The research team at Everytown has put up a new website which gives an easy access to most of the numbers that we need to use in any discussion about gun violence. And I like this site because it not only aggregates numbers for each gun violence category in readable and understandable formats, but also provides links to the original data sources, which in most cases happen to be the FBI and the CDC.
This brings us to an issue about gun violence numbers that needs to be addressed, namely, the fact that most of the data comes from two agencies, one of which is concerned with crime and the other with health. Which means that gun violence is defined differently, the data collection methods are very different and the ways in which the data are analyzed is also dissimilar to the point that comparisons between the two data sources usually don’t work very well.
Not that the FBI and the CDC are the only two places where you can go looking for gun violence data. You can also relevant data collected and published by the National Crime Victims Survey, which operates under the Bureau of Justice Statistics, and somewhat more detailed CDC data can be found on the CDC’s WONDER database, although much of the latter data just links back to the WISQARS site.
The problem with all the data collections, however, is that none of the agencies whose reports are used, in the aggregate by the FBI or the CDC are mandated to submit any information at all. The FBI claims that its data represents submissions from 18,000 “city, university/college, county, state, tribal, and federal law enforcement agencies voluntarily participating in the program.” Note the word ‘voluntarily.’ As for the CDC, all their numbers are estimates based on reports from what thy refer to as a ‘representative’ group of hospitals, but in the case of intentional, non-fatal shootings, for example, they specifically state that the data is drawn from a sample that is too small to be considered reliable.
It’s unfortunate that the GVP community is committed to evidence-based arguments about gun violence when the other side couldn’t care less about how they use data at all. Take, for example, the attempt by John Lott to debunk President Obama’s claim about the frequency of mass shootings in the United States. After the Charleston shooting, Obama said, “we as a country will have to reckon with the fact that this type of mass violence does not happen in other advanced countries. It doesn’t happen in other places with this kind of frequency.” Lott looked at mass killings in other countries, then divided the number of fatalities by 1 million and this bizarre data manipulation made the U.S. the 11th country for mass violence attacks, exceeded by such places as Norway, Slovakia and the U.K. Between 2009 and 2015 these three countries together sustained 86 mass fatalities, whereas in the same time-period with a country that numbers 6 times as many people, ‘only’ 181 Americans died in mass attacks. But each of these countries experienced one mass shooting, the United States had twenty-five!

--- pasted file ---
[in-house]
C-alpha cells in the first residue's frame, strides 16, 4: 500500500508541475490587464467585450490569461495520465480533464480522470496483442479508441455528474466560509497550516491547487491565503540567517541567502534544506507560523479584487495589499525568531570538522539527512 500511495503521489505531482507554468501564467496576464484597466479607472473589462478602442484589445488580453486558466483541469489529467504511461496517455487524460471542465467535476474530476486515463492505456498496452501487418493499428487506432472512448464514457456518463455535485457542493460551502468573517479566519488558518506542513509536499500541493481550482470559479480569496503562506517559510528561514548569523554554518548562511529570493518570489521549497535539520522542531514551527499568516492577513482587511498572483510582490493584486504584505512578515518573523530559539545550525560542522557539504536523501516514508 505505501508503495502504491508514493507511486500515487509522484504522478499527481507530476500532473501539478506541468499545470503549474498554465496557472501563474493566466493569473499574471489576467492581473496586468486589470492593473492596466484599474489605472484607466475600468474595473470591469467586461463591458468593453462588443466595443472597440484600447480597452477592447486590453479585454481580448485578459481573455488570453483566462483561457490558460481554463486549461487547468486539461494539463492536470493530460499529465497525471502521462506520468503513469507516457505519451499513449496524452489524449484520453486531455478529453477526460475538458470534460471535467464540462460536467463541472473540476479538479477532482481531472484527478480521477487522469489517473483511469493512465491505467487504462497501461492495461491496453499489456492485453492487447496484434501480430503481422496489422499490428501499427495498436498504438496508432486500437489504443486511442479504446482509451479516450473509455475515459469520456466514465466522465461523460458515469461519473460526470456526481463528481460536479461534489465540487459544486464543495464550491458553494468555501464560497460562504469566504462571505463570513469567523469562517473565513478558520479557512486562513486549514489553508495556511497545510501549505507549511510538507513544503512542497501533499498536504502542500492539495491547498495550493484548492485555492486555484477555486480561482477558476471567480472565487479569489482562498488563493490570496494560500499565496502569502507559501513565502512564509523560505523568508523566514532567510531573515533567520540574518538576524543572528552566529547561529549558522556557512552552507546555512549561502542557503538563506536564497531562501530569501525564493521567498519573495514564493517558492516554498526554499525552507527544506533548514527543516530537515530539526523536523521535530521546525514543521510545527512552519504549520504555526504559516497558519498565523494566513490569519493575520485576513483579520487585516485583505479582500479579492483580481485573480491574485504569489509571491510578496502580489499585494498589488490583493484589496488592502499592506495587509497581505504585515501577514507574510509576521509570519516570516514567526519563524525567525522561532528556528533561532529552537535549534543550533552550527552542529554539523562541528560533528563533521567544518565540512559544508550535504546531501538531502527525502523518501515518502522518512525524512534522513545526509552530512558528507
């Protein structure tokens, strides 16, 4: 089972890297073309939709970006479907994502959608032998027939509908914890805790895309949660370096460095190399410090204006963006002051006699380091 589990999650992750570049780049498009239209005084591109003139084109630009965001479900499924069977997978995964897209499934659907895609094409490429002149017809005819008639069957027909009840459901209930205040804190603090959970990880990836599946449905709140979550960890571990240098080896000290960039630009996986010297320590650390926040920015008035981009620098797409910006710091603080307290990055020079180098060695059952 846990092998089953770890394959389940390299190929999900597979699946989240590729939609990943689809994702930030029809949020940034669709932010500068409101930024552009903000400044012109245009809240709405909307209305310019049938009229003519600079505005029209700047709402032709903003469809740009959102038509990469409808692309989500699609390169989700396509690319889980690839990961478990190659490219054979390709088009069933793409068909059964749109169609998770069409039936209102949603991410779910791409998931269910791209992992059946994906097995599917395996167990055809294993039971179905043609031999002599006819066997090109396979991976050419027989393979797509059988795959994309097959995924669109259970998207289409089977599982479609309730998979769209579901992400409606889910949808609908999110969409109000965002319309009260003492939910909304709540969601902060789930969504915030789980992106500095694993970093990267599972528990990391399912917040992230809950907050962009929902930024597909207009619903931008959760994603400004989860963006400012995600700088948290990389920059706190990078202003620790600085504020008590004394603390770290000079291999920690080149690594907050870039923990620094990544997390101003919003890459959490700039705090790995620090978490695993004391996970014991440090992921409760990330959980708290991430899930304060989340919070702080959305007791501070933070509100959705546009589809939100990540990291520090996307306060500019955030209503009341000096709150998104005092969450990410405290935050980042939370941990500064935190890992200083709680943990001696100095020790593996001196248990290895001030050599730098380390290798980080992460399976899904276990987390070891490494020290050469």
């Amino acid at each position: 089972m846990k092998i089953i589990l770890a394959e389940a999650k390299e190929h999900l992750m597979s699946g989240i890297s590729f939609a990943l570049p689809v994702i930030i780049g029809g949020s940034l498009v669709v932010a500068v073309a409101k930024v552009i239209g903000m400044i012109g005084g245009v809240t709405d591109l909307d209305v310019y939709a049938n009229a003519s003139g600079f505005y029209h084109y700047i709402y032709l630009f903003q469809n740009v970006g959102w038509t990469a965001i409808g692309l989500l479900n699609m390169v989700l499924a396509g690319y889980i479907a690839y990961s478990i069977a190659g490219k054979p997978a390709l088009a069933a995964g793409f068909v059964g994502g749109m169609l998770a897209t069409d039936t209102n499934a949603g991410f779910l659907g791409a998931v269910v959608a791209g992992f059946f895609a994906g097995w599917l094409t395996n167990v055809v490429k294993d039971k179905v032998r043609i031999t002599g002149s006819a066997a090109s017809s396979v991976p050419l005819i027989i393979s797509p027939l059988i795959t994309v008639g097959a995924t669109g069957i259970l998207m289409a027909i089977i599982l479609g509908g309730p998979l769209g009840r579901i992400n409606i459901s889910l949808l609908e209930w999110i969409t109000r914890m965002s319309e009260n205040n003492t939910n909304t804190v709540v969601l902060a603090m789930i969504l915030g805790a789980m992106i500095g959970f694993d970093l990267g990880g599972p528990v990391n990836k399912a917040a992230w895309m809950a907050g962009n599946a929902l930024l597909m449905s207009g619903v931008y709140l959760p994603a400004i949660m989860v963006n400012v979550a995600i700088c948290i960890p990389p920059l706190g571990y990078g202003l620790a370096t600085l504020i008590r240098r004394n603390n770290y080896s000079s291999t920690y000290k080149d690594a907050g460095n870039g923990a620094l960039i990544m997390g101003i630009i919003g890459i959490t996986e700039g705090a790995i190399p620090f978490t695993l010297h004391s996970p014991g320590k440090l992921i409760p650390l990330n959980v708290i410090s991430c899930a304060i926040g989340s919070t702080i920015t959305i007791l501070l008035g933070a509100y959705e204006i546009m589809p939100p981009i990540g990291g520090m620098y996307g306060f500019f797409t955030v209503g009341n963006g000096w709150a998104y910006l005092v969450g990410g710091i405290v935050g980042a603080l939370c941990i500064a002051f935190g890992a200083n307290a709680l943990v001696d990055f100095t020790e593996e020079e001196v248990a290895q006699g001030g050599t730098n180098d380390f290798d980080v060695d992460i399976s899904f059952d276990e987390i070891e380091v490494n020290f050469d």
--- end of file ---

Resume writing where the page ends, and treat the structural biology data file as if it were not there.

Everyone involved in GVP advocacy should welcome the Everytown data collection and should use it whenever they find themselves discussing gun violence in forums where such information can better inform the public at large. But I do have a suggestion for Everytown in terms of maximizing the value of their effort because sometimes I get the feeling that when the GVP presents hard evidence about gun violence, they sometimes present it only themselves. I think it would be great if Everytown could get these numbers in front of every public office-holder in America who could or might vote on legislation that will reduce the human carnage caused by guns. The Everytown numbers can better inform the public debate and should become part of the debate beginning right ow.